Though some people might hear the word scraps as diminutive and think of leftovers, renowned author-illustrator Lois Ehlert has always had a very different reaction: She loves scraps for their endless creative potential, their ability to fuel her imagination. For Ehlert, scraps—whether colorful fabric, lace and buttons from her mother’s sewing room or pieces of wood from her father’s workshop—were her first art supplies, the source of her earliest creations. So her newest title, the encouraging and inspiring The Scraps Book: Notes From a Colorful Life, honors the source of her creative joy and the artistic process of collage that her picture books for children are best known for.
That title, she notes, is also a play on words—“it’s not just a scrapbook of my memories, but a scraps book, a compilation of many, many things. It’s my personal pun. I love using recycled things, repurposed things. I love making something out of something else,” she says. “To my mind, scraps are wonderful. Scraps suggest an illustration or start me thinking in ways I might not if I was just sketching.”
Asked whether this name occurred to her at the very beginning of the project, Ehlert laughs and says the book remained untitled for a long time. “We just couldn’t agree. I always joked that if my mother was still alive she would have called it my ‘I Love Me’ book—because when I was little, she’d always keep a scrapbook of my awards and ribbons, and that’s what she called it. But of course I was a little embarrassed about that title, so it just evolved into being called ‘the scraps book,’ until one day, several years into the project, I said, ‘Wait a minute, why don’t we just make that the actual title?’ ”
The book introduces readers to a young Ehlert along with the parents who encouraged her artistic ambitions by being thrifty, creative folks. (“I was lucky; I grew up with parents who made things with their hands,” she writes.) They encouraged Ehlert, who still uses tools they shared with her, like her mother’s pinking shears; they set up a folding table in a corner of their house for her, which became Ehlert’s creative spot, “a place to work and dream.”
Readers are also offered behind-the-scenes glimpses of Ehlert’s book-making process woven together with her creative philosophies. Ehlert addresses frequently asked questions on where she draws inspirations for her work (all around her, in the garden or the grocery store) and how she captures them (quickly, before they slip away!). She provides glimpses of her colorful, packed studio and notes, “I’m messy when I work,” observing that her wastebaskets overflow and including an illustration of scraps stuck to the bottoms of her shoes but noting that “when ideas are flowing, I keep working.” She traces the path of an idea through early drafts, sketches and the “dummy books” she makes in order to preserve the flow of the language from page to page.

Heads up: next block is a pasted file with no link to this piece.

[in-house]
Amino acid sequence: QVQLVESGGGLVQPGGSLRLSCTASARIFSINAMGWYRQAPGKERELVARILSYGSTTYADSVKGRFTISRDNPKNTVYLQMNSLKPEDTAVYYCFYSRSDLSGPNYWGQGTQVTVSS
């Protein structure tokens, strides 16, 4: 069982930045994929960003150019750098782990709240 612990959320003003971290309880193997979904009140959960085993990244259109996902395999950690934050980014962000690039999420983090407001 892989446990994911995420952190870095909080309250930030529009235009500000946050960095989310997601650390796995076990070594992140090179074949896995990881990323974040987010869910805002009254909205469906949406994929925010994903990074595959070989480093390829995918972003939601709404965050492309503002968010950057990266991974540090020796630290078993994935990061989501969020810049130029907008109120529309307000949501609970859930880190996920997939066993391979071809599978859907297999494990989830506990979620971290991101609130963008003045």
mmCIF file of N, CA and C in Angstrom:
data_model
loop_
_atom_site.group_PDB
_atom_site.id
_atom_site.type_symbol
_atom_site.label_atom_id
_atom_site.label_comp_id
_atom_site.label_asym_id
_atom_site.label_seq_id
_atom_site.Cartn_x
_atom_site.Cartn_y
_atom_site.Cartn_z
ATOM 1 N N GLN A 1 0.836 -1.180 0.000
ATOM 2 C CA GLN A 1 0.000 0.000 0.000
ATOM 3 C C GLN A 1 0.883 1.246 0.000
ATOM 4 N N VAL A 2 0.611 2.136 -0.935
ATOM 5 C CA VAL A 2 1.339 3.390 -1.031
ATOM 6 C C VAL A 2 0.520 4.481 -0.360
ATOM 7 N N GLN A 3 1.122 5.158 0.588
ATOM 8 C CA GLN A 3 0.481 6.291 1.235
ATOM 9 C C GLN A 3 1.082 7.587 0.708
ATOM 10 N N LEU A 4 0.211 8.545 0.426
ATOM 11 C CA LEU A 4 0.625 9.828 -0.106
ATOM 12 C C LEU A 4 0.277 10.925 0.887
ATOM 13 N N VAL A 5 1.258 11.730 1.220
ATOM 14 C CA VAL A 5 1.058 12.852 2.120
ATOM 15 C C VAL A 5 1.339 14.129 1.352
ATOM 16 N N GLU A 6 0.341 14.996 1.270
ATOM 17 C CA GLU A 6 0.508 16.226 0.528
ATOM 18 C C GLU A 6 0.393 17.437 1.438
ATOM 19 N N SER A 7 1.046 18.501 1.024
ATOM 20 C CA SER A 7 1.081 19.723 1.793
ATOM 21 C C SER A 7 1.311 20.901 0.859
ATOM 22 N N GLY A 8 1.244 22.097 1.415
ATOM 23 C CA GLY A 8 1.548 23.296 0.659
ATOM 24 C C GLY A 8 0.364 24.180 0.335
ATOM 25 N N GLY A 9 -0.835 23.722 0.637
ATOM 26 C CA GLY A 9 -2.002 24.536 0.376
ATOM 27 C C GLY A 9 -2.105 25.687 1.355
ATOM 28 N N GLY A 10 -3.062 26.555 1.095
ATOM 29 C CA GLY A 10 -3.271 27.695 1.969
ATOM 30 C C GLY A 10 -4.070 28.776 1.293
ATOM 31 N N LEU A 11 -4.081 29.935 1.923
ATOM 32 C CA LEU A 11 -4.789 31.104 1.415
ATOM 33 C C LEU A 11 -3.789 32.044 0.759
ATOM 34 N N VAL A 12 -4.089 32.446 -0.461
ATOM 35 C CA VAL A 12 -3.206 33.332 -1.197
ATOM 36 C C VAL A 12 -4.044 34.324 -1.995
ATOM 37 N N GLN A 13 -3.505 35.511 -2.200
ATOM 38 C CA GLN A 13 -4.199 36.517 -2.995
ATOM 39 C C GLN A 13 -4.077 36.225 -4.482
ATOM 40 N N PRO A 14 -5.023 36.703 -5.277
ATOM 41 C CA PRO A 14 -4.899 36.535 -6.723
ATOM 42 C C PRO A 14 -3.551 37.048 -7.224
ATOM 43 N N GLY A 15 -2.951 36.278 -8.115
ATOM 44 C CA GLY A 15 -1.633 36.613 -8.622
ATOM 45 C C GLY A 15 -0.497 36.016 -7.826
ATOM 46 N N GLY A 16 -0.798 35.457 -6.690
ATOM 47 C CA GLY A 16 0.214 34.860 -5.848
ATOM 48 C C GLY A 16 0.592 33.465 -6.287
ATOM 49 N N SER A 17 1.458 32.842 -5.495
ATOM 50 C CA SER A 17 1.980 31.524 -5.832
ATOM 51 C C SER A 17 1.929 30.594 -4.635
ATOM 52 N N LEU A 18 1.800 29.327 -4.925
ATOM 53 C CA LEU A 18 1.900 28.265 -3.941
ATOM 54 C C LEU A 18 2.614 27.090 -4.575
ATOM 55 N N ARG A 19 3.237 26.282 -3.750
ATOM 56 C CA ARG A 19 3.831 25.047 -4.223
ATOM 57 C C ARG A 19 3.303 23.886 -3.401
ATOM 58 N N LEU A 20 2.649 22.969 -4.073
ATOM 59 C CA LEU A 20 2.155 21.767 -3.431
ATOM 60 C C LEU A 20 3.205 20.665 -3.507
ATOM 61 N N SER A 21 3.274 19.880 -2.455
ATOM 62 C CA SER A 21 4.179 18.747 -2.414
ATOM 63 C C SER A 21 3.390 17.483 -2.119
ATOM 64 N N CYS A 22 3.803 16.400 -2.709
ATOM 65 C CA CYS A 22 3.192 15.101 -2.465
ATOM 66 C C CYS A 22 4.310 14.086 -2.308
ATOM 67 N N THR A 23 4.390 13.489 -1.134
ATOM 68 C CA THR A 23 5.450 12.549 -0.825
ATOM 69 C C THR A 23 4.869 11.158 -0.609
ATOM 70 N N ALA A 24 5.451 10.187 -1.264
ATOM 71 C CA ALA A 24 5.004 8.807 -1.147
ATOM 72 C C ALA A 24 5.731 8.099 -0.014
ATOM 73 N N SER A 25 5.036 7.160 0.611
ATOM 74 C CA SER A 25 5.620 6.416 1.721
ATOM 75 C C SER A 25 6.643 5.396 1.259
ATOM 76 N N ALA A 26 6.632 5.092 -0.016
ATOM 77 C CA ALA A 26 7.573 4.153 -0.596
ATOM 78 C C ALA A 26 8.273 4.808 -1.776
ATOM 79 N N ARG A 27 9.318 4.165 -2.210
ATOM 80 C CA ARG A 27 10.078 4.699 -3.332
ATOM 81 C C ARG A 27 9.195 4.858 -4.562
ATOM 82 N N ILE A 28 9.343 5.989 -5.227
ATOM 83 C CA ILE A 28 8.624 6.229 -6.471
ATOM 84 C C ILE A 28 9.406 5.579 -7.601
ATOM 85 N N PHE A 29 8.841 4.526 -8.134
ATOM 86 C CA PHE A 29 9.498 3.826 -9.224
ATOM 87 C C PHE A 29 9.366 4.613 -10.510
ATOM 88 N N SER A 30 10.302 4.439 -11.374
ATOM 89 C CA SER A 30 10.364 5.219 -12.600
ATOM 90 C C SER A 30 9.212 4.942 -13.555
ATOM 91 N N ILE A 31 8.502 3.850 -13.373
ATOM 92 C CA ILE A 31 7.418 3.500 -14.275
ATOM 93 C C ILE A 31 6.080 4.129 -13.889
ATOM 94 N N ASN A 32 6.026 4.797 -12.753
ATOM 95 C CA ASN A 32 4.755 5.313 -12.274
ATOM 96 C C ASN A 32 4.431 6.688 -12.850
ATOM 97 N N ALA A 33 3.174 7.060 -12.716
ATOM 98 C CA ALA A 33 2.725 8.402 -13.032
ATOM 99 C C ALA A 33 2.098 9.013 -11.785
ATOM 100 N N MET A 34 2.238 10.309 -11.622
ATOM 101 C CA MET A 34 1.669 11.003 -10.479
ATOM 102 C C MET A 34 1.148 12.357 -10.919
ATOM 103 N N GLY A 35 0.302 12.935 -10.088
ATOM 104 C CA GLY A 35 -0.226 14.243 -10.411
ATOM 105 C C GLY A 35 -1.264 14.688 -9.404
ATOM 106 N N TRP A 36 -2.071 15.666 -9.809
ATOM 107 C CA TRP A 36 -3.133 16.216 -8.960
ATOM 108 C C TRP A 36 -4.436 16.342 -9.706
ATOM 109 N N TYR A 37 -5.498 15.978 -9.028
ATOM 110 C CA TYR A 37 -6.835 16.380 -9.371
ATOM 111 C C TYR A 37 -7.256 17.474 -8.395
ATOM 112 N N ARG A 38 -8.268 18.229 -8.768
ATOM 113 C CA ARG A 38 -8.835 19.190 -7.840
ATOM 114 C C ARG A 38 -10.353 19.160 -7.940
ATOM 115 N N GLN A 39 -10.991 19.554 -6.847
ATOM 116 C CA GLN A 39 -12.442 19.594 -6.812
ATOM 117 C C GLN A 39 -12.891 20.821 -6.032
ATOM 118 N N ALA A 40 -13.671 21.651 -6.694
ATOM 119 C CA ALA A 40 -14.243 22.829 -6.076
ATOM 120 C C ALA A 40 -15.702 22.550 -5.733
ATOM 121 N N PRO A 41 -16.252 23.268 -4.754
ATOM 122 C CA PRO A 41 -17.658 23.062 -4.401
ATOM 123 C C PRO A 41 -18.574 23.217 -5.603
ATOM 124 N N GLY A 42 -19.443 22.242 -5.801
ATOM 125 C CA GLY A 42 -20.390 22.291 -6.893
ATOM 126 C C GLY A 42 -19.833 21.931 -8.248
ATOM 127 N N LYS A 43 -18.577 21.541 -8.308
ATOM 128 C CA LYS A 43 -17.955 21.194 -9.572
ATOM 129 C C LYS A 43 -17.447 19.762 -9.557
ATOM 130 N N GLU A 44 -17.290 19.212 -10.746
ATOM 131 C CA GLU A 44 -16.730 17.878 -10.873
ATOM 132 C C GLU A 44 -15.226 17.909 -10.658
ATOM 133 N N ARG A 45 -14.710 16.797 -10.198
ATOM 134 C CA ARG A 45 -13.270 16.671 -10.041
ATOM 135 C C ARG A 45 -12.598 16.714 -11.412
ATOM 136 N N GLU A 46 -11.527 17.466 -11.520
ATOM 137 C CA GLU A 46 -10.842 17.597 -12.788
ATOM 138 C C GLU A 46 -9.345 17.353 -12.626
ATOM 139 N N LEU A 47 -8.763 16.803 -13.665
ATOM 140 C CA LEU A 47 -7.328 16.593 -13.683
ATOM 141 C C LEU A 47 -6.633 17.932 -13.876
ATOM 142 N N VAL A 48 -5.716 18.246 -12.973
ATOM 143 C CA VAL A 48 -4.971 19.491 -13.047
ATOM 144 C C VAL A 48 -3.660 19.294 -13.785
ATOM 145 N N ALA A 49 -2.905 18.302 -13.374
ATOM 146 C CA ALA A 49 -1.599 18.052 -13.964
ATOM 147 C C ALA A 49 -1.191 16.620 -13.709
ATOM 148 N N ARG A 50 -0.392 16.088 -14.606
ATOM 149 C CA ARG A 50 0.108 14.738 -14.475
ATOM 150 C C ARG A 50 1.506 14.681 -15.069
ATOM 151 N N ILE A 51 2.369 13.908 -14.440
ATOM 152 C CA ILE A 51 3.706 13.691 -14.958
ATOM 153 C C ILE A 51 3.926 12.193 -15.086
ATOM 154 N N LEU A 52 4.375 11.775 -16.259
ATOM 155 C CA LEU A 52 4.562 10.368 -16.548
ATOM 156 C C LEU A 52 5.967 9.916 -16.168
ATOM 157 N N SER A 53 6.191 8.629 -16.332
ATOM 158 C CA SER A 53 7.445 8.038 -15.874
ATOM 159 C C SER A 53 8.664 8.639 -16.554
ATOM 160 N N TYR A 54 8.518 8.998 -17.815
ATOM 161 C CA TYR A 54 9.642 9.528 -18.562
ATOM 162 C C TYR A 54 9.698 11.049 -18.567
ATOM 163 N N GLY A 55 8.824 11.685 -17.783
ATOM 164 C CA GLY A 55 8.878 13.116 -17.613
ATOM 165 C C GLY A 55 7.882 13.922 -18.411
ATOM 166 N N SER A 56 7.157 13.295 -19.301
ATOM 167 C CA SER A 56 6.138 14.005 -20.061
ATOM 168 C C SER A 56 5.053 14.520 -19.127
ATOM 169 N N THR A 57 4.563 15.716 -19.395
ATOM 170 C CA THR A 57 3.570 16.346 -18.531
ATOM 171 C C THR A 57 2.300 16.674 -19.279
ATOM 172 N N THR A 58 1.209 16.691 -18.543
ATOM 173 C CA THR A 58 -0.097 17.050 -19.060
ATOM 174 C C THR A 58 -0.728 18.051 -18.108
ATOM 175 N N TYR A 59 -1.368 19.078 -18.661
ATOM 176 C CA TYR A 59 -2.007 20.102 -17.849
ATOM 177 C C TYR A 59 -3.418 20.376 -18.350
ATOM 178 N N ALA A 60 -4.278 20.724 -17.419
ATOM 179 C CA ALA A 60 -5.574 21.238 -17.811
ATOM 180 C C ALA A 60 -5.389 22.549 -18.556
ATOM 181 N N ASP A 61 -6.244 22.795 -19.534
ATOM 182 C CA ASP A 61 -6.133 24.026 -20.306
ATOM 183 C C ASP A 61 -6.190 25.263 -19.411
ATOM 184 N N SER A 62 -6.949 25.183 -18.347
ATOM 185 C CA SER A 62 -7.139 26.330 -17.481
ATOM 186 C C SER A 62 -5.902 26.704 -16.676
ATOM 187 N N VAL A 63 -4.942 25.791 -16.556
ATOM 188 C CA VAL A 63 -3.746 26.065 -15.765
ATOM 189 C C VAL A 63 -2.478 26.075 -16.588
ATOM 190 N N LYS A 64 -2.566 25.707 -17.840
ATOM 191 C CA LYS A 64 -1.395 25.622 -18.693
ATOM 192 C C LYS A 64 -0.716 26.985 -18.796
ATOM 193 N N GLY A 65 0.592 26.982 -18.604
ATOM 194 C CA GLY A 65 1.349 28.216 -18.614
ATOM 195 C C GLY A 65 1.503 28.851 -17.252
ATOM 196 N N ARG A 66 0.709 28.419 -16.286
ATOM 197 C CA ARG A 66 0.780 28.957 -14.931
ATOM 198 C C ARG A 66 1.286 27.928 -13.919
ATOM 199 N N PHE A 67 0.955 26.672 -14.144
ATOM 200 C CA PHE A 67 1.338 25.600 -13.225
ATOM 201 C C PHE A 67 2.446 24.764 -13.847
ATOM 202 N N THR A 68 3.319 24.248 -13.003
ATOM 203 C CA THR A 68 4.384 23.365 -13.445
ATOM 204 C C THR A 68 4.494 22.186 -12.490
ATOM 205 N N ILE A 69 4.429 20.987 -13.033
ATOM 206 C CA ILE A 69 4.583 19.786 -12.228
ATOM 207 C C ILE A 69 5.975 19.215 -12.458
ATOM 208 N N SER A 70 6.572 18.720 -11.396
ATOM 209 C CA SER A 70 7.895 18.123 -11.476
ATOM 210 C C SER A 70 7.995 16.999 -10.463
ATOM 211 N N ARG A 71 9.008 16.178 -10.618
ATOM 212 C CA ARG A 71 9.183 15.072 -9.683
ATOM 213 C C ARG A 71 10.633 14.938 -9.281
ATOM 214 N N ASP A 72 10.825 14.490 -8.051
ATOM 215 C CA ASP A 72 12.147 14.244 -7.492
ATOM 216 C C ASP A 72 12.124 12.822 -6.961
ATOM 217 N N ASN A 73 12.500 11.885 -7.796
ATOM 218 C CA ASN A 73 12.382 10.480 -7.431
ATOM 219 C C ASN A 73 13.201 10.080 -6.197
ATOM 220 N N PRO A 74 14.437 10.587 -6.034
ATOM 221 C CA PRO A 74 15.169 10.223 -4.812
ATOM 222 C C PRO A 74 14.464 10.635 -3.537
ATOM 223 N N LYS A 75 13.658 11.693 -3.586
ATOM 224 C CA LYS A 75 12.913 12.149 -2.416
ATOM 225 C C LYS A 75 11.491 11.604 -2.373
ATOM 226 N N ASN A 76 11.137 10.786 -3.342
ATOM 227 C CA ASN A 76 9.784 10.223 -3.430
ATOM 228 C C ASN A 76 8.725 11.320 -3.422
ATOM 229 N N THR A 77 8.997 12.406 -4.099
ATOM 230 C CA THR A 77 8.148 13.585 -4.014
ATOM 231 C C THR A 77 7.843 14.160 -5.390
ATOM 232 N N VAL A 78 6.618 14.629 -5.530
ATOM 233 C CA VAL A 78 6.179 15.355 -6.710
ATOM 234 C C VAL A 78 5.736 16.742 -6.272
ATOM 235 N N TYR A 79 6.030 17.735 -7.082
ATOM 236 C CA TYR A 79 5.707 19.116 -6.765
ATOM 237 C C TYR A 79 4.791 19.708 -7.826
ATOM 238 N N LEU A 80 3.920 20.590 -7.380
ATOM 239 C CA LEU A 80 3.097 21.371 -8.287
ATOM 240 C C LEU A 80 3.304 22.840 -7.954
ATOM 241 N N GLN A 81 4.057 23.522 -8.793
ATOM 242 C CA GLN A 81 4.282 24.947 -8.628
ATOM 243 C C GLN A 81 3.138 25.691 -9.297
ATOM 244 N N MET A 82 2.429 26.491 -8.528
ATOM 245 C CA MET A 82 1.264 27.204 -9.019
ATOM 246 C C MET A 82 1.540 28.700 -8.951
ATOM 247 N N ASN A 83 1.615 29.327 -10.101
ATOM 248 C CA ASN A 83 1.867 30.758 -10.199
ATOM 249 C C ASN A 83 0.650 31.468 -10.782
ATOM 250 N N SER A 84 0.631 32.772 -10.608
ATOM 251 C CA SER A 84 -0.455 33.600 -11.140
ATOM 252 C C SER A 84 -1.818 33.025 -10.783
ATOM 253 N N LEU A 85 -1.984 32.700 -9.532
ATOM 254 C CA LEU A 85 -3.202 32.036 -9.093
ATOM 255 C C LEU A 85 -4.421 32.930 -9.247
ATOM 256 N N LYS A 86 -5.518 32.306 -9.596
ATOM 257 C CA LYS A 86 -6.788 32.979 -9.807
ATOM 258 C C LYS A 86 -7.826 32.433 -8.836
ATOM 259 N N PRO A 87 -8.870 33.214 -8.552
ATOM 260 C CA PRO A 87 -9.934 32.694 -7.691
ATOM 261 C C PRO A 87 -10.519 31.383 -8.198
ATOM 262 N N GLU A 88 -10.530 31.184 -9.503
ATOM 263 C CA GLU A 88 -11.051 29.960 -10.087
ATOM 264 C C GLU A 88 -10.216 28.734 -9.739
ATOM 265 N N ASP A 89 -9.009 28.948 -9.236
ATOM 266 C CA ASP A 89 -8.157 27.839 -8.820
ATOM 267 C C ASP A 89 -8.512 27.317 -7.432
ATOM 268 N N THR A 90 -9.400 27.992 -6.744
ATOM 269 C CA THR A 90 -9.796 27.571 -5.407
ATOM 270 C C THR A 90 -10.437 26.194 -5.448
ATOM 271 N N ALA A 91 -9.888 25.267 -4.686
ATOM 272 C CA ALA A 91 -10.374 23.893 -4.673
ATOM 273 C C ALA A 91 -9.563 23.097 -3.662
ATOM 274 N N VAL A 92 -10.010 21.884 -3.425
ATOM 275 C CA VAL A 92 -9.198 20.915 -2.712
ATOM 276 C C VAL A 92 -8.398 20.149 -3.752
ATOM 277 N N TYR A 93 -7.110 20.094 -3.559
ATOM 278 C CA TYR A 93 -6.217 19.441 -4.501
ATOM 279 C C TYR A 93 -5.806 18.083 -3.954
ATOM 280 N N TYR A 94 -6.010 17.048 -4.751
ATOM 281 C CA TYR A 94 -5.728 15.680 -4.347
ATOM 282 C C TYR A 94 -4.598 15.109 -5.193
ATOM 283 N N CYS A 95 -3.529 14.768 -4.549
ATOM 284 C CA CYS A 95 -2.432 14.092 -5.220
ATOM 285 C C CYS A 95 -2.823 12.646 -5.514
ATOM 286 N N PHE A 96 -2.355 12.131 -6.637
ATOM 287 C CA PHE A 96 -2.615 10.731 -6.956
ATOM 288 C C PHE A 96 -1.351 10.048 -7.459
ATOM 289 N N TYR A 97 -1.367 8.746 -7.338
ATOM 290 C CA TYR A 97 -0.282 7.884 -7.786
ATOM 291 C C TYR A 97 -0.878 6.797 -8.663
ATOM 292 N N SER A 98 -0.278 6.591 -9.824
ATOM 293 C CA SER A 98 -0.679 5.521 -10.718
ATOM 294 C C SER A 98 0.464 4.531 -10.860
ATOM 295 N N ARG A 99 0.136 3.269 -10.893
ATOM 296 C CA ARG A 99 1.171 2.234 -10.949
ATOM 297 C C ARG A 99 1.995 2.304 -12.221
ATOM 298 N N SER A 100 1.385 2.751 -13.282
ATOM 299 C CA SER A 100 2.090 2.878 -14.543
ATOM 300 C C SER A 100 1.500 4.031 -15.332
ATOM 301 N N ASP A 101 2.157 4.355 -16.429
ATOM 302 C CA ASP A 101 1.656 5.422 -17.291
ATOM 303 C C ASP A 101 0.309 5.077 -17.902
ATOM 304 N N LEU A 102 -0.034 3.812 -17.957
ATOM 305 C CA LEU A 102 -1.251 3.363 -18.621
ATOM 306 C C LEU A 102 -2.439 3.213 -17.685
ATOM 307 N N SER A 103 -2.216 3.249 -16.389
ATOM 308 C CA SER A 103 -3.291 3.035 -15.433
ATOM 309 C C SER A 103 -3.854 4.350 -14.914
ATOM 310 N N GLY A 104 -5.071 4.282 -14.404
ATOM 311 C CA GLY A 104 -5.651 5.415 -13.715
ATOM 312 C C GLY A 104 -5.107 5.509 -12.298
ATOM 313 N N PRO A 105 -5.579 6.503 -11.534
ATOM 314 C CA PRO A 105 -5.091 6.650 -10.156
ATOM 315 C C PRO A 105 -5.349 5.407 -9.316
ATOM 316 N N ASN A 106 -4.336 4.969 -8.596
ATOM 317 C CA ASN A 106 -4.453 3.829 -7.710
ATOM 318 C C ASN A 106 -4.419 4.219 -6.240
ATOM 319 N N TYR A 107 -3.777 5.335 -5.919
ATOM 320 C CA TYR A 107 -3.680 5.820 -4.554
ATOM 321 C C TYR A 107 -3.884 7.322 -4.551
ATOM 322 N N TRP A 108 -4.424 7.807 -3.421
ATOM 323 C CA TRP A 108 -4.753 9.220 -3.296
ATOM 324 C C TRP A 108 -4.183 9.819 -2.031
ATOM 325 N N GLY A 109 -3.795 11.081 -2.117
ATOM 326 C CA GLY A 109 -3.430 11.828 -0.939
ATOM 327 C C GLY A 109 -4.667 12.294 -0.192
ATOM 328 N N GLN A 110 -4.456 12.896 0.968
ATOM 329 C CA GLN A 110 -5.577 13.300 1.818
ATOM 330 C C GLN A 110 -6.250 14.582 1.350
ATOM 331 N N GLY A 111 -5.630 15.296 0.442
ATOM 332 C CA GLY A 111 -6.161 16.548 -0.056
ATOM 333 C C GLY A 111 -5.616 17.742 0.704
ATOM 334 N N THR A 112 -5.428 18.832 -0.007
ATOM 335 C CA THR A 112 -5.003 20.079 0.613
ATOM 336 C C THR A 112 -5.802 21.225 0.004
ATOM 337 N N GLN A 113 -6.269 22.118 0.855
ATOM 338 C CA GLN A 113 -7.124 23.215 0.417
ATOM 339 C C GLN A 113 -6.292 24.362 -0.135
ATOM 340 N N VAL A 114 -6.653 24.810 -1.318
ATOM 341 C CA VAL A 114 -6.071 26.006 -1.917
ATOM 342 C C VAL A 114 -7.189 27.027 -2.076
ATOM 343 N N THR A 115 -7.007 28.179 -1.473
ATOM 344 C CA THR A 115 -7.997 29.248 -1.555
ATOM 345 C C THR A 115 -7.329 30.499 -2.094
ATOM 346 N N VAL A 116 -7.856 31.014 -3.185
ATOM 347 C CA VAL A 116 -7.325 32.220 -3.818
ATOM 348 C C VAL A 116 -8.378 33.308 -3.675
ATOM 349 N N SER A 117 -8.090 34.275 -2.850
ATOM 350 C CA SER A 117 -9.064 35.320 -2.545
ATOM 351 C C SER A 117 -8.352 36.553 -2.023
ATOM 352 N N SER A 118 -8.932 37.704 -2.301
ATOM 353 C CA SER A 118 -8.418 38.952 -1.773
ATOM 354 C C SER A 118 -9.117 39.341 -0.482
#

“I bind it and put it into the form where you turn the pages…literally I am walking through the book to see how it paces itself. That’s something you can’t really do until you have the art situated,” she explains. “Then I can begin to see the rhythm in the text, hear what it sounds like out loud. I love music and try to make the rhythm and sound of the words go from spread to spread.”
Ehlert knows that the current economic climate makes it a challenging time to encourage people to pursue their dreams, but she quietly invites young artists to do just that. “It is difficult but also important to try to do something you feel is productive and good for society as opposed to doing something just to make money,” she says. “I’ve always been interested in education and reading—you are the way you are, you work from there.” She says that the inspiration for the book is simple: “I just felt it was time to share some ideas with young people who might have grown up like I did, wondering how they would fit into society."
Recently, Ehlert’s work was shown at an exhibit at the Milwaukee Art Museum; she “engineered” the show so that viewers could “walk through” her creative process. She even loaned the museum her folding art table; when she visited, she saw children at work creating art on it. “I loved seeing them there making art,” she says, though she admits to missing her table. The popular exhibit was extended, and her table was on loan for quite a while.
Ehlert dedicates the book to her longtime friend and editor, Allyn Johnston, who plays an important role in her creative process. “I don’t think editors get very much credit for anything, but I very much wanted to credit Allyn. She’s the one who questions or seeks to understand what I am trying to do…and not everyone would do that. I don’t work like most people do. She tries her best to accommodate me,” she says appreciatively.
At its best, Ehlert says, the process of writing and illustrating is yet another kind of collage, “a melding of those two things, words and images.” Sometimes, she notes, a children’s book may have beautiful art “but the story is not so great, and vice versa.” Ehlert feels lucky to be both author and illustrator. “When you do the two together you can literally go back and forth and allow each to do its thing. You don’t illustrate in images what you’ve already illustrated in words.”
Jessie C. Grearson is a freelance writer and writing teacher living in Falmouth, Maine. She is a graduate of The Iowa Writers’ Workshop.